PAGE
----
Taking Care of Your Dog: Your Dog’s 6 Basic Needs

As a pet parent, you need to make sure that your dog receives the most excellent care possible. You need to be well-informed regarding the basics of pet care and fulfill your dog’s needs if you wish to keep them healthy. Your pet will grow as long as you provide the proper nutrition, preventive care from vets, and a place to call their own. The good news is that giving your pet these necessities is easy.

Your Dog’s Basic Needs

You should have a strategy when you first adopt a pet to keep them in good condition and happy. Nothing is worse than discovering that you could have prevented time and suffering by doing something very simple. Below are some things to remember to guarantee your dog’s health.

1. Health Checks

Preventative health care must be discussed with your veterinarian when you first get your dog. Your new dog will have a comprehensive physical check by your veterinarian that will also address any worries you may have regarding any health problems. Use this chance to make sure you have everything covered by taking anti-worm, anti-flea, or anti-tick medication. Ask a veterinarian if you have any worries; they are qualified to deal with behavior problems. Even if you don’t notice any signs of illness in your dog, it’s advised to have them examined every 6 months. Call your vet in case you have a pet emergency.

2. Vaccination

When puppies are 6-8 weeks old, 10-12 weeks, 14-16 weeks, then yearly or every 3 years, vaccinations are required, depending on the risks to your pet and what your veterinarian suggests. There are still outbreaks of diseases that are becoming less prevalent, although vaccines are being used regularly. As part of your pet’s annual exam, your vet will do a health examination and inform you of any changes in their health. Click here for more details about vaccination and parasite prevention.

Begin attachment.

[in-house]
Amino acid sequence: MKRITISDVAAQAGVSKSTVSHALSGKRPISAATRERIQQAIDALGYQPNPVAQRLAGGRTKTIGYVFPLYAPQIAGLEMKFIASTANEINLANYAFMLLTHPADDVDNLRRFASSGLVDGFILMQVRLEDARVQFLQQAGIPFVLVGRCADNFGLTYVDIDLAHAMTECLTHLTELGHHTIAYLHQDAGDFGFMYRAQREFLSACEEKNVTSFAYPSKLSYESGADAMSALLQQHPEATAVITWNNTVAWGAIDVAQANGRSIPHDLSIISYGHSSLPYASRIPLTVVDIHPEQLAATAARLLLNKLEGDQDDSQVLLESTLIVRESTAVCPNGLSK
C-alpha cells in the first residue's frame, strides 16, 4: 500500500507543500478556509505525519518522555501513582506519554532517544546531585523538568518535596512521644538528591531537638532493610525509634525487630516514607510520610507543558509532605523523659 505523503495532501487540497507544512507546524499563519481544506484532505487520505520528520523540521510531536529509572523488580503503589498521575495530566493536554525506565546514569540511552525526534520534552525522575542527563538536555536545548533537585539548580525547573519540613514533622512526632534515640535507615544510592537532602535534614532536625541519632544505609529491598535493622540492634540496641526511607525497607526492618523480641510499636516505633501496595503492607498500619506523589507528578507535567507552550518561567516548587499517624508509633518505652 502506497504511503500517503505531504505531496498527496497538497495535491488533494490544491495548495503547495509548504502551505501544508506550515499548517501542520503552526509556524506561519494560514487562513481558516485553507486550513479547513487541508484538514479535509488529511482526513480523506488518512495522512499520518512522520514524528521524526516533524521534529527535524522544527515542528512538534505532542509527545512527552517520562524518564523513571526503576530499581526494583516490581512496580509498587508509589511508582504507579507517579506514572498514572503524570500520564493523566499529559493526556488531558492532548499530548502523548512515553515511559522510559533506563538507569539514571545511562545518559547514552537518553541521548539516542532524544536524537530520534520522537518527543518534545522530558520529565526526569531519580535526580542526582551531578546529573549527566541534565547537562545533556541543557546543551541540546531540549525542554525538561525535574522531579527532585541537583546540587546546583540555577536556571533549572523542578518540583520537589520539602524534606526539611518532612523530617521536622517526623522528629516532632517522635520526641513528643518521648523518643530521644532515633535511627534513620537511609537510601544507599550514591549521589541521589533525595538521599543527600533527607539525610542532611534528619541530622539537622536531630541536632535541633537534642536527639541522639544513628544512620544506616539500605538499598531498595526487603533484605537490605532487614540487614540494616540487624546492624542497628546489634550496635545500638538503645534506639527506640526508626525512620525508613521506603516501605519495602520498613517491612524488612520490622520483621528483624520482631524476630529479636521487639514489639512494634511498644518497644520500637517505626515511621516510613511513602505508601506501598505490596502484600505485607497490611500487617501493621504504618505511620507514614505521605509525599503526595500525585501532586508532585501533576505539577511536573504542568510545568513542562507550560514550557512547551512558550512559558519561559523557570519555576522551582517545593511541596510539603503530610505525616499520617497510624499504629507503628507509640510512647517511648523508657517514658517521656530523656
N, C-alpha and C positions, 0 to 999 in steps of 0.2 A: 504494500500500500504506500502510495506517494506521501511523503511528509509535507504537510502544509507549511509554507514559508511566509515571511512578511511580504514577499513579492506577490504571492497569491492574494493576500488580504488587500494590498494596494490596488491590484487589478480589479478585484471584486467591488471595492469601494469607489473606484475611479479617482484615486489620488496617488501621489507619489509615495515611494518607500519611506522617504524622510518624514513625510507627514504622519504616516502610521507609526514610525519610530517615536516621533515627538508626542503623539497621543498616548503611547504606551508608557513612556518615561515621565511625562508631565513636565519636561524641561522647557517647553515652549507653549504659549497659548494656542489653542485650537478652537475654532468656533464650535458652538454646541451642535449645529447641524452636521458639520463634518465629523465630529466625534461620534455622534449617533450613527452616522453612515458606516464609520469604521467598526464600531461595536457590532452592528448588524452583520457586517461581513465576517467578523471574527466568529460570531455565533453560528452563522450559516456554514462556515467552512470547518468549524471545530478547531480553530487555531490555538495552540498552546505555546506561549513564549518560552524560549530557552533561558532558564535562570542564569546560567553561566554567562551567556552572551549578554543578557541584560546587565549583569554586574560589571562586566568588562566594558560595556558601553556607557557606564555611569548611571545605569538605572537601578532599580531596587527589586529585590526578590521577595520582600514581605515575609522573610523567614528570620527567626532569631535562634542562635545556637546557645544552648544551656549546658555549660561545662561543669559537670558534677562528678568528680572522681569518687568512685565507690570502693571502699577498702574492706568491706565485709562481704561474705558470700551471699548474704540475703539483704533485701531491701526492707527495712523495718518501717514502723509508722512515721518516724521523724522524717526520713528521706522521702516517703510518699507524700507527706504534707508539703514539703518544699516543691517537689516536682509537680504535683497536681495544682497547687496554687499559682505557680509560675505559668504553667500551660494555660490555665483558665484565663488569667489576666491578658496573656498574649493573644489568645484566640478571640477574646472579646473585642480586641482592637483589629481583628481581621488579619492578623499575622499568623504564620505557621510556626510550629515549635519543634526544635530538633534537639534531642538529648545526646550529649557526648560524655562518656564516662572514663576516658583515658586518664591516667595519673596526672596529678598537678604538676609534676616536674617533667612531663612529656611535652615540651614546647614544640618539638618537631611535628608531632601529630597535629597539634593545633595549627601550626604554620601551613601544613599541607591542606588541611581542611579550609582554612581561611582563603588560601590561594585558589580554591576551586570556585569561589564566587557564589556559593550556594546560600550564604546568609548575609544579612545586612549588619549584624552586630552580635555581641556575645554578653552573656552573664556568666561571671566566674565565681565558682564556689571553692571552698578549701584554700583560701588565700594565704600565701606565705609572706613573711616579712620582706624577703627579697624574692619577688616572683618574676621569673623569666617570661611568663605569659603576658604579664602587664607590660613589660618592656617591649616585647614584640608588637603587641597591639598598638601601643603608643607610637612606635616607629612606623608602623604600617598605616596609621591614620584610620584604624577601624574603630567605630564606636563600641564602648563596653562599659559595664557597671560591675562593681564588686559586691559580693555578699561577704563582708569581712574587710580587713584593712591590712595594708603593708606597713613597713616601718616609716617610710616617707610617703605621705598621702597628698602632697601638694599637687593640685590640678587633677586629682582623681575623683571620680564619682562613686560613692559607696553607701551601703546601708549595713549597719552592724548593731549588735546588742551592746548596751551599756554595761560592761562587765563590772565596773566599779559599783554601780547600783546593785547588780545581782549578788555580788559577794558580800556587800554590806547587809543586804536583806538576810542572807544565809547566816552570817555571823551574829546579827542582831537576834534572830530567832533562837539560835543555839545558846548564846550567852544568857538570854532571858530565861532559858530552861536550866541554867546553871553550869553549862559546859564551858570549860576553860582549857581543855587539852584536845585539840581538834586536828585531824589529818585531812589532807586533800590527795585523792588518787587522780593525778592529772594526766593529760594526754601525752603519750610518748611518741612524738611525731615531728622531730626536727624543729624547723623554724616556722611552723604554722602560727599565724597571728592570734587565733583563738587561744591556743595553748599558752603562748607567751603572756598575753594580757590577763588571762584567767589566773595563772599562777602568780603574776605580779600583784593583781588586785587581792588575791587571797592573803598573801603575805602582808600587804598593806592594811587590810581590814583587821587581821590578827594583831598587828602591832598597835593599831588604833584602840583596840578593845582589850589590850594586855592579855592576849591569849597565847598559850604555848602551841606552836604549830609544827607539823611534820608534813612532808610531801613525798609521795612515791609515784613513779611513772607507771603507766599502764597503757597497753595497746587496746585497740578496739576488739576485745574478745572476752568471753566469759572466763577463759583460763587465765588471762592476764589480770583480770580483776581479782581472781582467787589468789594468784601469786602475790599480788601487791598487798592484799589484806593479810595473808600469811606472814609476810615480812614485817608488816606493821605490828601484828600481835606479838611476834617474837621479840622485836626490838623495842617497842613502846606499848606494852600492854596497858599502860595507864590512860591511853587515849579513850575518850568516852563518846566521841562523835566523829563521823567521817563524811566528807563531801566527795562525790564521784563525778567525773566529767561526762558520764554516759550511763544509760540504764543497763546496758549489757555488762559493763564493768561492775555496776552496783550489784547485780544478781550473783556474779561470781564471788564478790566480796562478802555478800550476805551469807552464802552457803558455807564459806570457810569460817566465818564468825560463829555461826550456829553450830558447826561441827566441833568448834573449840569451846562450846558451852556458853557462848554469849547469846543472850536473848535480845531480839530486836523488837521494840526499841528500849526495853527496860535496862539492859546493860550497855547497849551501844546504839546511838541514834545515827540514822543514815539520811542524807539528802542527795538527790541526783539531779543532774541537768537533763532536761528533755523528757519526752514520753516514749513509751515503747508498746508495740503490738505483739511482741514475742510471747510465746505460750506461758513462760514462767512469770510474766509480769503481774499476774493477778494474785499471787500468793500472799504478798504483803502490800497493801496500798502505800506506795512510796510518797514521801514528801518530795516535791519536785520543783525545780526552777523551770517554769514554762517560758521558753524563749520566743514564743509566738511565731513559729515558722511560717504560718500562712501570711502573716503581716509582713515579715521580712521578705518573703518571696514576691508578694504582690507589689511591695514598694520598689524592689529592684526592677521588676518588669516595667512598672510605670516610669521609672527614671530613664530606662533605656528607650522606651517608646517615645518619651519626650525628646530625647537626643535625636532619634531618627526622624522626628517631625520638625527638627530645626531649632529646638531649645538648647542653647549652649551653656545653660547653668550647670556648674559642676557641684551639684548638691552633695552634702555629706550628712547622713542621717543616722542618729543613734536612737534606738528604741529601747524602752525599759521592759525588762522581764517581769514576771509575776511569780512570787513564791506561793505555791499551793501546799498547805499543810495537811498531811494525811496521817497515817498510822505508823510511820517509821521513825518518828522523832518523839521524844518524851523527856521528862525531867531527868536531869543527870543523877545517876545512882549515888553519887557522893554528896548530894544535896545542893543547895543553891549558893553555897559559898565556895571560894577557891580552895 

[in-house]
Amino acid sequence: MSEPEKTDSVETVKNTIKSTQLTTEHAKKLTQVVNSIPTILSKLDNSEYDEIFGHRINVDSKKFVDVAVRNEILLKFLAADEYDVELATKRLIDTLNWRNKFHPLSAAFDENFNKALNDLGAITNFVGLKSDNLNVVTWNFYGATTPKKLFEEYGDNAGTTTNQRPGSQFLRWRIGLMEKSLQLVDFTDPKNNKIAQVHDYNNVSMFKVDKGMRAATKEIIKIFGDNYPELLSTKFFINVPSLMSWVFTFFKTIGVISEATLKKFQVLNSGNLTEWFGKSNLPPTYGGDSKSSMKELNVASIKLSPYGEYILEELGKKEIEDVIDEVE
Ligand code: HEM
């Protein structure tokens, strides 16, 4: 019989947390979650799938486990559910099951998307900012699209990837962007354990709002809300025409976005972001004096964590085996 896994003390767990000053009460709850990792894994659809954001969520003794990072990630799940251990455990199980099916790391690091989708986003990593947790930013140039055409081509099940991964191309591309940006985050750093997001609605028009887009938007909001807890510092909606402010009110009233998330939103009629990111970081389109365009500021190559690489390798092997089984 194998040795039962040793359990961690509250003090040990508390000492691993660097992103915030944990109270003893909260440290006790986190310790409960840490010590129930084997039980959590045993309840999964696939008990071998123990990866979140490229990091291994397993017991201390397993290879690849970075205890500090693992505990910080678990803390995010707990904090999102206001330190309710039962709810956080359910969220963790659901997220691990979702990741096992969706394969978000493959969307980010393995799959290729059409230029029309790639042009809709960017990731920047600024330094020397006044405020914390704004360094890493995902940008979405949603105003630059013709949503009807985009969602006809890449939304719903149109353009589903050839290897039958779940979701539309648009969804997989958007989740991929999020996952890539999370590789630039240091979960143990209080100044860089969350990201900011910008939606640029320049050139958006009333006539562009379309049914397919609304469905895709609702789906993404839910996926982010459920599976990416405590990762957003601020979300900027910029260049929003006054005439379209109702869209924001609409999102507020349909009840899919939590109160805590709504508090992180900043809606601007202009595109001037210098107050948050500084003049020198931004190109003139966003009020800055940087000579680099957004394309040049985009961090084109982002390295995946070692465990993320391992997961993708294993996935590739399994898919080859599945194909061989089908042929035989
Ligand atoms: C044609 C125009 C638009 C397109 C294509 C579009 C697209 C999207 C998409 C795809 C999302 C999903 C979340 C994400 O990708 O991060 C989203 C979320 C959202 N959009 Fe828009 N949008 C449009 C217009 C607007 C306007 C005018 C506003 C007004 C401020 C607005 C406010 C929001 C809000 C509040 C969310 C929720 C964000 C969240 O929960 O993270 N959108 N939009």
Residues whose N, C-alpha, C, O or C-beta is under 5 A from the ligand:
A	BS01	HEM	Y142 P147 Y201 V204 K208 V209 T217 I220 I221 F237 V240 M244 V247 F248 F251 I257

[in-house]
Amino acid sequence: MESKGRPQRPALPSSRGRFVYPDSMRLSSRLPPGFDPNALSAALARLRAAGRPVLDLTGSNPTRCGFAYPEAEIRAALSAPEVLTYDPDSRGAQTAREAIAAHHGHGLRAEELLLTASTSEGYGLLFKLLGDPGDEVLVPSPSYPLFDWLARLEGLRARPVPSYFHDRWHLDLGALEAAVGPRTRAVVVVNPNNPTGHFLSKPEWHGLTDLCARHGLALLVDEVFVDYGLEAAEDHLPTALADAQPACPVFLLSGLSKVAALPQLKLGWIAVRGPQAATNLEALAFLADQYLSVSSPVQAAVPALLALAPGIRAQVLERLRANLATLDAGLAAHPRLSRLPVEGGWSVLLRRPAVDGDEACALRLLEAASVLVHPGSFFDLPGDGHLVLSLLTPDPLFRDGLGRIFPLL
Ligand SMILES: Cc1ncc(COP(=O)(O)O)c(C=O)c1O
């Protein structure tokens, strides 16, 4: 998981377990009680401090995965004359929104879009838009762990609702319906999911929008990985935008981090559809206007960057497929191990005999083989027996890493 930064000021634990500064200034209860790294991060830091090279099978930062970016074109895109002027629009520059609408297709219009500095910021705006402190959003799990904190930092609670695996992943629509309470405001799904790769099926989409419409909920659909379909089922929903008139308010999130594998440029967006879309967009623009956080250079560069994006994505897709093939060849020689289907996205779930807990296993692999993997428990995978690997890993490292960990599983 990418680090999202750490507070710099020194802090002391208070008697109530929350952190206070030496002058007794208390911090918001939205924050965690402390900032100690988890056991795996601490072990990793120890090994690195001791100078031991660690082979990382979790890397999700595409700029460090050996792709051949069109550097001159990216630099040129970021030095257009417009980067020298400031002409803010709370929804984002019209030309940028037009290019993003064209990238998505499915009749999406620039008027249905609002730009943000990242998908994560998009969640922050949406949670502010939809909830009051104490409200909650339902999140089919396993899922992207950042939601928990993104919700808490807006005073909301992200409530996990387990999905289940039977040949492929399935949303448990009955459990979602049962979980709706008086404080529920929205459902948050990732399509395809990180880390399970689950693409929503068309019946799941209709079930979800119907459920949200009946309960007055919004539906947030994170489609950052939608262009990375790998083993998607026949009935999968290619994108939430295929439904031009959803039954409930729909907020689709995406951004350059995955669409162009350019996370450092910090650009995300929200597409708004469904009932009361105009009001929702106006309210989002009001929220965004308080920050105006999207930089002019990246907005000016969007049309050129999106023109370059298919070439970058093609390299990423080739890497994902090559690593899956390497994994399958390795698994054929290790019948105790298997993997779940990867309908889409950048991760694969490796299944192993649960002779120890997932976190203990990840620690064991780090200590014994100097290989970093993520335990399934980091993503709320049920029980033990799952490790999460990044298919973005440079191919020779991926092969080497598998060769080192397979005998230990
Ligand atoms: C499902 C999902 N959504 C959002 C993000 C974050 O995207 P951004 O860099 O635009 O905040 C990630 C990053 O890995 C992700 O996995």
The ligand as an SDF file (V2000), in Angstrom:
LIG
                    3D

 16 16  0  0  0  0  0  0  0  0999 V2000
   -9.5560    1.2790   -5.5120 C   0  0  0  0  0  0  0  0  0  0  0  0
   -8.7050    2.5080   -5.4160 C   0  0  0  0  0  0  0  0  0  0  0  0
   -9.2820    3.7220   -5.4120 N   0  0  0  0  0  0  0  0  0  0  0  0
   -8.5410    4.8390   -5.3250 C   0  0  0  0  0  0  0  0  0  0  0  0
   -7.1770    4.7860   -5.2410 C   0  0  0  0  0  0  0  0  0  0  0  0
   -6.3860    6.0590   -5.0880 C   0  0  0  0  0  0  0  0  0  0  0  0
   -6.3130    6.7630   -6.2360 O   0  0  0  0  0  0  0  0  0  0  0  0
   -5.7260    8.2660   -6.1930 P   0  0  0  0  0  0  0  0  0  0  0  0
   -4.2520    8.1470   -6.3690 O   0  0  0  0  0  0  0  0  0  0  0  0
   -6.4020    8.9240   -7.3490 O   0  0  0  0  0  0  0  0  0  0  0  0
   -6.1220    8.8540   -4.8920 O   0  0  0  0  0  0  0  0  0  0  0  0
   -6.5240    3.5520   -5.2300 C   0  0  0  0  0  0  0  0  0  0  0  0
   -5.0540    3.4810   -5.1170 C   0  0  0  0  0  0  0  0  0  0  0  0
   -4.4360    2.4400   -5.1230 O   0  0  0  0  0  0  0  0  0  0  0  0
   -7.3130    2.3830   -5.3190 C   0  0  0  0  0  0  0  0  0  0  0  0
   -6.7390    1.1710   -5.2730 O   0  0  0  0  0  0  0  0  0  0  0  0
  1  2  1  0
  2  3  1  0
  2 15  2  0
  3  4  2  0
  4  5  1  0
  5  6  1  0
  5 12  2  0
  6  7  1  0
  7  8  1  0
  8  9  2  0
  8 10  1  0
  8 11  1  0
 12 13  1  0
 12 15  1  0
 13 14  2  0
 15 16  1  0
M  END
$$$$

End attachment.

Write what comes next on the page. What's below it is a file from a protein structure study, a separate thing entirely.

3. Internal Parasite Control

The first worming must begin at 2 weeks old and proceed biweekly for 12 weeks, then monthly when they reach 6 months old, and then every 3 months for intestinal worming or once a month for heartworm. A yearly injection for heartworm can also be done if your monthly preventatives are often ignored, although intestinal worming will still need to be completed every 3 months. Using Interceptor just once a month is an easy and effective option. You can deal with everything by combining this with Nexgard for ticks and fleas. Find out more about the treatment of internal conditions right here.

4. Oral Care

Avoiding gum disease by brushing your canine or cat’s teeth daily, using pet toothpaste and a soft brush is an important part of taking care of your pet. The oral disease needs general anesthesia to safely clean all surfaces of the teeth once developed; for that reason, preventing it is much better than curing it. Aside from brushing your dog’s teeth, you may want to consider using raw meaty bones, oral foods, and water additives to help.

5. Proper Nutrition

As with humans, the saying “you are what you eat” also is true for dogs. They must be given a premium, balanced diet, although they are often highly experimental in what they will try to consume. Make sure you use high-quality, healthy proteins rather than inexpensive cereals like soy and corn in your food preparation or purchasing pre-made items. Your pet’s teeth will thank you if you focus on what you’re providing and stay away from treats with artificial components. For some pets, a prescription diet is required to treat problems not covered by over-the-counter dog food.

6. Bathing and Grooming

Brushing or cleaning your pet regularly is necessary if he has a long coat to prevent matting, which can trigger pain and irritation to the skin. To keep a healthy coat, you need to take your pet to the groomer at least once every 6 to 8 weeks if their hair is constantly growing. You shouldn’t bathe your pet more than once a week unless your vet advises. If you want to wash them, use a mild pet shampoo. Some animals only need a good brushing and may not even need one.